My travels during March and April brought me into contact with some of the diverse segments making up veterinary medicine, as well as the many issues facing the profession.
The national symposium of the Student American Veterinary Medical Association was held in Ames, Iowa in March, and the AASV had a booth in the exhibit area. It was the first time in recent years that we had exhibited as part of this program. The quantity of traffic into the booth could be best described as less than overwhelming! The number of students interested in swine medicine was small.
Most of the veterinary students who stopped by the booth were already members of the AASV. Many wanted to talk about new developments in swine medicine and employment opportunities in the pork industry. A couple even thanked the AASV for including students in membership activities at a reduced cost and for the AASV Foundation scholarship program.
The small number of students interested in swine is consistent with the small number of new graduates taking jobs in animal agriculture.Changes in US demographics are reflected in veterinary medicine. As most of the population moves away from the farm, the profession will no longer be able to rely on the "farm kids" to replenish our ranks. In the future, the AASV will be challenged to encourage students to embarkon careers as swine veterinarians.
Also in March, I participated in a meeting of the Task Force on Veterinary Research organized by the American Veterinary Medical Association (AVMA). This group has been given the charge of discussing and developing a national research agenda for the AVMA. On first blush, this seems a plausible and noble endeavor. However, as you delve into the diverse research needs of the various veterinary sciences and species, you soon realize that this is not something that will be easily accomplished.
The driving force behind the Task Force on Veterinary Research is the decreased funding for most areas of veterinary research. An accompanying problem is the lack of veterinarians going into research. It makes sense that funding is linked to personnel. The value of research is not, however, limited to those performing the research. The livelihood of the entire profession depends on research to some extent.
Getting people, even veterinarians, excited about research can be difficult. Lately, however, the national media have been consumed by two animal-related issues: bovine spongiform encephalopathy (BSE) and foot-and-mouth disease (FMD). Neither is currently occurring in the US, but the threat of introduction is enough to attract the attention of a wide audience. Perhaps now is the opportune time to convince legislatorsand the public of the need for veterinary research.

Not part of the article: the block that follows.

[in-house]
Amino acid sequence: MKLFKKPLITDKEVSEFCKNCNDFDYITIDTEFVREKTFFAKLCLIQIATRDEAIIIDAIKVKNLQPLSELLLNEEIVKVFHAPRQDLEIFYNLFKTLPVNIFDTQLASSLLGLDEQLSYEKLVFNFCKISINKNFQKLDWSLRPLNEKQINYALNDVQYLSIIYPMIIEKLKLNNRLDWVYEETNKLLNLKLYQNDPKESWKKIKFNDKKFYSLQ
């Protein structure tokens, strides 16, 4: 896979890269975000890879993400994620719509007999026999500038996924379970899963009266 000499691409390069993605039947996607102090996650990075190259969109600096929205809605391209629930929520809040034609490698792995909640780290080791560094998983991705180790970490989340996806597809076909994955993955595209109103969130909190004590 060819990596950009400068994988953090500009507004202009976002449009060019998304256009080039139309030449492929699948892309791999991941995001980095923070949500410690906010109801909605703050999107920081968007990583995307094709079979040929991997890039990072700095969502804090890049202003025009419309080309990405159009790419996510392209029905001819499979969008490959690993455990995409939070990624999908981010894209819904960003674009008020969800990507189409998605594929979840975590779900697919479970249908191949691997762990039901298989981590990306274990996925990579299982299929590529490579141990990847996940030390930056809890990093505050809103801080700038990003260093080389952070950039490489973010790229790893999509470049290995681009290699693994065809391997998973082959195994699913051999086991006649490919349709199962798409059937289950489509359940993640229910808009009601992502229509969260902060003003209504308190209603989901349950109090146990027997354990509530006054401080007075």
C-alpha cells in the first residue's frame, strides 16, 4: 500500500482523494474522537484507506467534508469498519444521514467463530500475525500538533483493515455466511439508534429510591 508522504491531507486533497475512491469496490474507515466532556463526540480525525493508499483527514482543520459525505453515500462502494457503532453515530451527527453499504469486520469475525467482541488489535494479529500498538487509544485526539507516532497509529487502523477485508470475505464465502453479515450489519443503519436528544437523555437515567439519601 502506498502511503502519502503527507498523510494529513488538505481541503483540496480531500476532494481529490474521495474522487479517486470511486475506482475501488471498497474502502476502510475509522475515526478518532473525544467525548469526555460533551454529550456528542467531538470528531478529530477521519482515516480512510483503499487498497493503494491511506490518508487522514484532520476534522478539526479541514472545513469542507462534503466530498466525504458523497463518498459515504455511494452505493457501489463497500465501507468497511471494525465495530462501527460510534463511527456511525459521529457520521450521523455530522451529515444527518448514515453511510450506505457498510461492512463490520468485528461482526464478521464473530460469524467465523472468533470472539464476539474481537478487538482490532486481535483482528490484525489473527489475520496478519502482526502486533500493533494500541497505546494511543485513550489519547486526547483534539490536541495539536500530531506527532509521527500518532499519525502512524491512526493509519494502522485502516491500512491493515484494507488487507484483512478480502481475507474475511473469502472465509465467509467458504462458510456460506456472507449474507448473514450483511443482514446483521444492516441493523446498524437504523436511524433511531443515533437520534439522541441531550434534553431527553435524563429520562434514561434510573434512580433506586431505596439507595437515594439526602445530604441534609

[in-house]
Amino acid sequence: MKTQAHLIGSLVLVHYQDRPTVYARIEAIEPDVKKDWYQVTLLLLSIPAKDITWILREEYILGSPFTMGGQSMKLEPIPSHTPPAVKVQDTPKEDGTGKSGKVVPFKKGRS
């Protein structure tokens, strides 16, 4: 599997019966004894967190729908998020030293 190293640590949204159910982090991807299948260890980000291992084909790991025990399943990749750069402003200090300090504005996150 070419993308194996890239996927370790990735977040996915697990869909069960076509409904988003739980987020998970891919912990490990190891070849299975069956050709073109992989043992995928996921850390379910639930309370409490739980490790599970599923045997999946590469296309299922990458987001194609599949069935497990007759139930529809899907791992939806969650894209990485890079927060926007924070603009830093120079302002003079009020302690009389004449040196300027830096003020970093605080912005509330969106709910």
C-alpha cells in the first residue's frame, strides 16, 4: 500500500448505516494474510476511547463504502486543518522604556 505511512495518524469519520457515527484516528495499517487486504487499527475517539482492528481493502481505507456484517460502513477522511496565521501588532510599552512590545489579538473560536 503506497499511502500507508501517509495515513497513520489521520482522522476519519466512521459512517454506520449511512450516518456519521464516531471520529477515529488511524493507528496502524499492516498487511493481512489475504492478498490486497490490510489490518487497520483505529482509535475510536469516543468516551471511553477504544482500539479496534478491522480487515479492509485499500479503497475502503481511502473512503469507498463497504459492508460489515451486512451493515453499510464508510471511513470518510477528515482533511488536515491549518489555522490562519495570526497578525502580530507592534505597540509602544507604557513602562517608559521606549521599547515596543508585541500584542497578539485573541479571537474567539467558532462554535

The threat of FMD was widely discussed at another meeting this spring. The National Institute of Animal Agriculture held its annual meeting in April. This meeting brings together all facets of the food animal industry, including producers, practition-ers, diagnosticians, and both state and federalregulators. Topics for discussion included swine health, animal welfare, pseudorabies eradication, and foreign animal disease. A memorable observation from the meeting is that an immense amount of cooperation and communication will be required if a foreign animal disease such as FMD occurs in the US.
The best defense against any foreign animal disease is to prevent it from entering the US. Short of that goal is the second line of defense, which is an accurate and timely diagnosis followed by complete containment and eradication before spread. The US has an untested system that relies on producers, practicing veterinarians, and veterinary diagnosticians as integral components of an early response. The AASV continues to advocate for increased education and awareness of veterinarians and for increased vigilance in prevention of disease entry. Emergency preparedness is critical for the continuation of animal agriculture in the US.
Preparedness is not an issue for foreign animaldisease alone. Preparedness can also be used to characterize the issue-driven agendas and discussions within an association and a profession. It is preferable to be ready for an issue rather than to be caught unprepared and unguarded when it arises.
An ongoing challenge to the leadership of the AASV is prioritization of current and future issues, which precedes allocation of both financial and human resources. Although leadership is ultimately responsible for this process, it is the members of AASV that provide the drive and initiative to deal with most issues. This has been a strength that has characterized the AASV since its beginnings over 30 years ago. Only the members can sustain this strength for the future. Keep up the good work!
I apologize to Schering-Plough Animal Health for omitting recognition of their support of the AASV Annual Meeting in the last issue. Schering-Plough has graciously planned and sponsored the welcoming reception on Sunday evening for several years. This year's spectacularevent was held at the Wild Horse Saloon. Thank you to Schering-Plough and its personnel for the support.
The AASV website and The Journal of Swine Health and Production are made possible by the generous support of the AASV Industry Support Council, including: Merck Animal Health.
Copyright (C) 1996-2002 American Association of Swine Veterinarians. Please send your suggestions about this site to Dave Brown, firstname.lastname@example.org.
This page last updated April 19, 2012.